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State House Report from Nancy Dembowski

January 14, 2011

01/17/11  Indiana’s governor uses his annual State of the State address to outline a vision for state government in the year to come, and detail the priorities that require legislative action. 

Indiana State Representative Nancy Dembowski said, “After this year’s speech, we now know what Gov. Daniels considers his priority – education reform. We also know that he did not address what most Hoosiers consider their top priority – finding and keeping a good-paying job.” 

Dembowski commented in a talk that lasted about a half-hour, the governor barely discussed several of this year’s hot button issues. Local government reform, legislative redistricting and continued reforms to Indiana’s bankrupt unemployment insurance fund received only the briefest mentions. 

The Representative said, “Still, that was more attention than he paid to offering new ideas to get Hoosiers back to work. This governor chose to say nothing about reducing our number of unemployed — which continues to hover around 300,000 — or improving the earning power of Hoosier families, which has dropped since this governor took office.” 

What the governor did talk about was a host of reforms in our state’s education system, including expansion of charter schools, limits to contracts for teachers, and providing vouchers that would enable parents to use state tax dollars to pay for their children to attend private schools. 

Nancy said, “I look forward to thoroughly debating the merits of all of these proposals as they work their way through the House. Before that debate even gets started, though, two points need to be made.” 

She continued, “The first is that I will insist upon full participation in this debate by the local people who will be affected the most by these ideas. If these ideas are needed to improve the quality of the schooling our children receive, then we need to hear from the people who will experience it first-hand: school superintendents, school board members, teachers, parents, and above all, our kids.”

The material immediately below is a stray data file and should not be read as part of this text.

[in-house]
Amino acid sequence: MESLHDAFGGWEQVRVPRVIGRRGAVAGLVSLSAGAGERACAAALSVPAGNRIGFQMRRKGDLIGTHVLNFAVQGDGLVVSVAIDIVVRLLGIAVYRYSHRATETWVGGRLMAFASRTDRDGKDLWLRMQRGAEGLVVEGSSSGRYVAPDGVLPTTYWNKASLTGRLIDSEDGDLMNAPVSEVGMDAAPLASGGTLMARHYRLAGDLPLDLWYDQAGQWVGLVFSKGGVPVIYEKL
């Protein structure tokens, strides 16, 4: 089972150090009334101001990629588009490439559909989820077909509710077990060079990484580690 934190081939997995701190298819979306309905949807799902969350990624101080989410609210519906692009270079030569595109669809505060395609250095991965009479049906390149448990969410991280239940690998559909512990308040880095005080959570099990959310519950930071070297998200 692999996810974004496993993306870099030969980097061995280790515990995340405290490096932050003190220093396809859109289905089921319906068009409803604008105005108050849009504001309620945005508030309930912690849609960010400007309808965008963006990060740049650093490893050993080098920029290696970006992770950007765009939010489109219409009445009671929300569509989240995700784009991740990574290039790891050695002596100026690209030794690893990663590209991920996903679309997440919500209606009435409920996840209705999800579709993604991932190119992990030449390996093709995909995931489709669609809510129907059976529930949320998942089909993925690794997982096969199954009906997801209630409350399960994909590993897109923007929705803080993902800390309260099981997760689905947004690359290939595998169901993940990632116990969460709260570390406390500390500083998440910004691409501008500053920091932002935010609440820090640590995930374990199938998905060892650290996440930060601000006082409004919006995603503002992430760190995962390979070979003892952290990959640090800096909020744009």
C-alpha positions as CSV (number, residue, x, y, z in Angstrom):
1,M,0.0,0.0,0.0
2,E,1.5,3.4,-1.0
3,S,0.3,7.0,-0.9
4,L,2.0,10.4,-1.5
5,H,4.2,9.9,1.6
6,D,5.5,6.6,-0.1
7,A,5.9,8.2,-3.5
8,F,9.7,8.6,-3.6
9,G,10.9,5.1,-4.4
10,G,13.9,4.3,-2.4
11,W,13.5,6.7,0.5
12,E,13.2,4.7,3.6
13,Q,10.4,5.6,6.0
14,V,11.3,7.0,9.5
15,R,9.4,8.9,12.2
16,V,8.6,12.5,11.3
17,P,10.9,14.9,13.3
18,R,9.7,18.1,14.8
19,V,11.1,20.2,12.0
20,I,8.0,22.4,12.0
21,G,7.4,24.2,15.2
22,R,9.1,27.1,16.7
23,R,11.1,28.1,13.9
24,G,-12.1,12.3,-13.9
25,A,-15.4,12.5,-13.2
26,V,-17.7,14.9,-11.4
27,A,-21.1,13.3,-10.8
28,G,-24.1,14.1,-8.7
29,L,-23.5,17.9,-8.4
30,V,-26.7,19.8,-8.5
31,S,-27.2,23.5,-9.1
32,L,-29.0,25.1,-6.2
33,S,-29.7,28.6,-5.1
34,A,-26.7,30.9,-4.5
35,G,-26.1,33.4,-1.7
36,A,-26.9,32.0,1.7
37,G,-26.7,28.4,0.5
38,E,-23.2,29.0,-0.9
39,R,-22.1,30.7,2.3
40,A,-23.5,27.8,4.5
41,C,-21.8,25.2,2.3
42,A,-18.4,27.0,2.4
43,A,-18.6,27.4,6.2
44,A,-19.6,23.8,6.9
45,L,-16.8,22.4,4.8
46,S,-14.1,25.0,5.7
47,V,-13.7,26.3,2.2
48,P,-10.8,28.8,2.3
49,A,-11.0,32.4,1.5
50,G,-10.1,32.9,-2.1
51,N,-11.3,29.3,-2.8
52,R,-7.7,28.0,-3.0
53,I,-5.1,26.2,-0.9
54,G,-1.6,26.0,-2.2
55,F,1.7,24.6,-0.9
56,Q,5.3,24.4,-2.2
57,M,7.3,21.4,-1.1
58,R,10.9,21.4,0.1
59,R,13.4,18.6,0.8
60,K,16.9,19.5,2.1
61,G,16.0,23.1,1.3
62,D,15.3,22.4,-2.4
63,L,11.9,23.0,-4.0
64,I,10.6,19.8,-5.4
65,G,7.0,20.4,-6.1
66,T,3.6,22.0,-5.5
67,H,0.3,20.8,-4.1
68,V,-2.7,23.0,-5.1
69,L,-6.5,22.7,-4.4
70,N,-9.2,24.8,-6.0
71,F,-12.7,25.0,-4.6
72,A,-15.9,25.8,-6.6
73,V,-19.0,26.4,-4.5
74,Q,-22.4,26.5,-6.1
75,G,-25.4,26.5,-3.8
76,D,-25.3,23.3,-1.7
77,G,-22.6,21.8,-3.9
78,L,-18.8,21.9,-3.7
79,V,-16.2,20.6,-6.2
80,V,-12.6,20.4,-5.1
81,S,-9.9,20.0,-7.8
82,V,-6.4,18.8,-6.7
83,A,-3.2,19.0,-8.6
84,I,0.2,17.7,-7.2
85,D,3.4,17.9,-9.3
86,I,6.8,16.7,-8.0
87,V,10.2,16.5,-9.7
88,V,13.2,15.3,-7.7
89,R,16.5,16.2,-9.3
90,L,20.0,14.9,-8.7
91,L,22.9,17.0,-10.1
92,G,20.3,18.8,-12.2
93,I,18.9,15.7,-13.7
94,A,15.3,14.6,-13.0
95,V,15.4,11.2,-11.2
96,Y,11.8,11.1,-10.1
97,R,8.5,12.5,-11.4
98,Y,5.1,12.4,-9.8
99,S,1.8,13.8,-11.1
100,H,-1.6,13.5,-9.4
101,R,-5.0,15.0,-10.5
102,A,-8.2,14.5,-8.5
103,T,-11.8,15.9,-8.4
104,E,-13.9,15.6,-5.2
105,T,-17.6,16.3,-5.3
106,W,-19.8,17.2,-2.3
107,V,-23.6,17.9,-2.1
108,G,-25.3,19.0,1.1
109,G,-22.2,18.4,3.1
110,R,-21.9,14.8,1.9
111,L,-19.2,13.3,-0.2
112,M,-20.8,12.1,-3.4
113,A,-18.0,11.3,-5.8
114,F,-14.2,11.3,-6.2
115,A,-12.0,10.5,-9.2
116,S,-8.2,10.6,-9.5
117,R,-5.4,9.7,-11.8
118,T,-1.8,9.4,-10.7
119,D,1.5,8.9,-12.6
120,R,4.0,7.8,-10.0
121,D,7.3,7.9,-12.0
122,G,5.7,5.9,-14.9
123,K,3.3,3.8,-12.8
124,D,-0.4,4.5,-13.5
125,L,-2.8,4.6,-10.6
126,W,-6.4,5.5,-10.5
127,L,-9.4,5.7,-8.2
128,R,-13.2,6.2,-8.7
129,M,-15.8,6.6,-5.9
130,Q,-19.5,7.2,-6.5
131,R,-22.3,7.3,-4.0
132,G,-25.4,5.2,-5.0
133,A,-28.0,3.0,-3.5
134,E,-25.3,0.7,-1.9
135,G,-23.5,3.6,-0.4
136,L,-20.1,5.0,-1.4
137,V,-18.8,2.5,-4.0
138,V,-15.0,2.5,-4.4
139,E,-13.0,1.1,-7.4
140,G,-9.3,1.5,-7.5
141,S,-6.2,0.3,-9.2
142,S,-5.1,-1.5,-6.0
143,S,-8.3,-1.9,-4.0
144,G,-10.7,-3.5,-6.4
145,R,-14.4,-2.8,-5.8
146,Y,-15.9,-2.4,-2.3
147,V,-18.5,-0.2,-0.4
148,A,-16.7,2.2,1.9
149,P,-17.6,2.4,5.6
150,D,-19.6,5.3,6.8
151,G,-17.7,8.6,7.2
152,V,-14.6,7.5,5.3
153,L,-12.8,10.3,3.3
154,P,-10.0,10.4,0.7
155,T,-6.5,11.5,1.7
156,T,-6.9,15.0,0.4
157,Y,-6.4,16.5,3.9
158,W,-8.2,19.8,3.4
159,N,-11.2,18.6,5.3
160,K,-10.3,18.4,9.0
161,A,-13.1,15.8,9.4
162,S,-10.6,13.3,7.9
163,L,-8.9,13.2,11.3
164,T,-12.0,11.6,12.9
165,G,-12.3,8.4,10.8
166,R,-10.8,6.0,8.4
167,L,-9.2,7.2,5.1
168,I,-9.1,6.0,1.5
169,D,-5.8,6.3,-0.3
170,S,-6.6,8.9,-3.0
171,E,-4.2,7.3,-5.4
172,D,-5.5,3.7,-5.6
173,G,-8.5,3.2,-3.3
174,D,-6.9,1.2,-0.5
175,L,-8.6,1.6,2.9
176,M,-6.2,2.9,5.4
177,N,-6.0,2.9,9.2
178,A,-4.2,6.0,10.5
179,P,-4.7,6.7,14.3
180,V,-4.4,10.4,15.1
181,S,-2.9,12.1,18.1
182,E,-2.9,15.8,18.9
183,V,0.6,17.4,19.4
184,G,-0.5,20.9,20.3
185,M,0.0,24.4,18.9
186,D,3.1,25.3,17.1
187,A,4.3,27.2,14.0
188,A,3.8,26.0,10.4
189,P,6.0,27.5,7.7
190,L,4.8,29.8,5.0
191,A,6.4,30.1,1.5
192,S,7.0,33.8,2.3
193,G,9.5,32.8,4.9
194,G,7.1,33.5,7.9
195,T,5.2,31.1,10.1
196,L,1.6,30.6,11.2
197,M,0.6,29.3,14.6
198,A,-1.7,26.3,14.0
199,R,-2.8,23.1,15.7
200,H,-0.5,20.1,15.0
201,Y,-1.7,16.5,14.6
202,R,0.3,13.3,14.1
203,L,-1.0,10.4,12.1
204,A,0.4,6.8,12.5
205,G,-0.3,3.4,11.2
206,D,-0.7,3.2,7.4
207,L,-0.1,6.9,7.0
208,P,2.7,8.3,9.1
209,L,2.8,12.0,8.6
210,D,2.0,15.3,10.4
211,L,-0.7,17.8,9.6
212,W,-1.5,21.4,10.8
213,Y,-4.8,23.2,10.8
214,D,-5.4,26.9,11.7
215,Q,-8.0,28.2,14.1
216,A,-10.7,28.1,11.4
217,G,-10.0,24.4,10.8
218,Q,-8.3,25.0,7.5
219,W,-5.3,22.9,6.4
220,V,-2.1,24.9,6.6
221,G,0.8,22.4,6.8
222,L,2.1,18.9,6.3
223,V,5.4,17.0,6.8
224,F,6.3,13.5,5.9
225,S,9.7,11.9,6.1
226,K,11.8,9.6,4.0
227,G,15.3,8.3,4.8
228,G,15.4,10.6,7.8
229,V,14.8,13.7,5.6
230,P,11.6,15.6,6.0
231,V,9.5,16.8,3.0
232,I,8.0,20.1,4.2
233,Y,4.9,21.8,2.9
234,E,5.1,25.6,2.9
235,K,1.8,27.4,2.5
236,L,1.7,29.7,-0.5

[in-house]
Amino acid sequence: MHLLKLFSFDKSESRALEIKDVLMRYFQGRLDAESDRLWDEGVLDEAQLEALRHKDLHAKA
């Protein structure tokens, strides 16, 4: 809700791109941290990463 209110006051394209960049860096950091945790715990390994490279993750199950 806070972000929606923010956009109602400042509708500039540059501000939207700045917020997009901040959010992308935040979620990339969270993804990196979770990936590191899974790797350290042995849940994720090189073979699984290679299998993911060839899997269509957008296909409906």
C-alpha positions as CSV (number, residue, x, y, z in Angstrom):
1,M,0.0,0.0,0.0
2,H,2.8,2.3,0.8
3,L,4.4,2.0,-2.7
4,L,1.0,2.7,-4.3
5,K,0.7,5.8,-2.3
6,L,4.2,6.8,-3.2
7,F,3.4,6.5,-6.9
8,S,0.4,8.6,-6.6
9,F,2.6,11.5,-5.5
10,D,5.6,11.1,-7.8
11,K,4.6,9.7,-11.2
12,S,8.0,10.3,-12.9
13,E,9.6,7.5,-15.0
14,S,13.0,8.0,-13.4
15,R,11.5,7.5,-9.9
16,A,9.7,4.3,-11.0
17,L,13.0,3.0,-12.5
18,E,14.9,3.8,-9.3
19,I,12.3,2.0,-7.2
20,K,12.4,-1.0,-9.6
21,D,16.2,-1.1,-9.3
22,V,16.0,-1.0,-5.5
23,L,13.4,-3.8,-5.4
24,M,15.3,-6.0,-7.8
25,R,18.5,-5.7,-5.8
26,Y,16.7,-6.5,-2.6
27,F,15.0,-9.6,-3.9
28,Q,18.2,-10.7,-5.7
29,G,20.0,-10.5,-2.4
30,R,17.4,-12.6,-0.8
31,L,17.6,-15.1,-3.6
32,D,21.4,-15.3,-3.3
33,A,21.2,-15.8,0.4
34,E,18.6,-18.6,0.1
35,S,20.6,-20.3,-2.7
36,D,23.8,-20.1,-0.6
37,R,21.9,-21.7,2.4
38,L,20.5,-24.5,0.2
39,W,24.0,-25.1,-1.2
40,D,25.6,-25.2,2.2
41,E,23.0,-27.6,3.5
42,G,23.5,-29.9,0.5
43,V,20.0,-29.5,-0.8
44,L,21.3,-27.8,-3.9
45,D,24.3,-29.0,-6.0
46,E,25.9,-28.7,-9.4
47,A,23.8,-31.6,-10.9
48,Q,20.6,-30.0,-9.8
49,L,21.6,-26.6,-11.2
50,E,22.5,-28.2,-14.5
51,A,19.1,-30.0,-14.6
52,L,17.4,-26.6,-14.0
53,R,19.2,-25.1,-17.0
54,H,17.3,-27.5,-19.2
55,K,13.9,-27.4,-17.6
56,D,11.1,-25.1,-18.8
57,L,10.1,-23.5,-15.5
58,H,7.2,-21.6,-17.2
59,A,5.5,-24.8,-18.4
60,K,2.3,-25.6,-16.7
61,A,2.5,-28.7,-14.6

Dembowski commented on the details behind these proposals and questioned: How will they be implemented? Who will be able to take advantage of them? Most importantly, what will they cost? 

Nancy spoke about the situation from last year where the governor cut $300 million in state support from our schools. She said, “At the time, most of us were led to believe that $300 million was for one year only, and that support would be restored in the second year of the state budget.  It now has become obvious that $300 million is being cut from the second year of state support as well. That means the governor cut $600 million from our schools, and our schools will have to fund operations for a second straight year with less support.” 

 She also noted that the next state budget will not be propped up by federal stimulus dollars and that revenues collected still are not meeting projections. “Now you can understand why people are worried about the truth behind any guarantee that schools will not see additional cuts in financial support in the next state budget.” 

 If schools must scramble to fund basic services for children, can we afford to pay for programs that will erode that support even more and decrease the quality of education for kids who cannot afford to consider the alternatives proposed by the governor? 

Dembowski’s report also commented on her concern for more jobs.  She said, “What makes the governor’s reluctance to discuss any kind of job creation proposal so disappointing is that it ignores how all of these factors – jobs, the budget and education – can be tied together.” 

 She continued by saying, “If we can get more Hoosiers back to work, and our economy begins to turn around, then our state can afford to fund our schools properly and we can give our children a chance to pursue the kind of education that will help them get jobs in Indiana that pay a decent living wage.  That is the goal I will pursue in 2011.” 

She closed by reminding area students about the Indiana House Page Program, which gives children 13 years of age and older the chance to visit me at the Statehouse for a day and see the Legislature in action.  If you want to get more information about the House page program, or if you simply want to talk to me about some of the issues that will be addressed during the 2011 session, here are a few ways to stay in touch. 

You can call the toll-free Statehouse telephone number of 1-800-382-9842, write to me in care of the Indiana House of Representatives, 200 W. Washington St., Indianapolis, IN 46204, or send a message to my web site at While visiting my web site, you also can sign up to receive regular e-mail updates from the Legislature.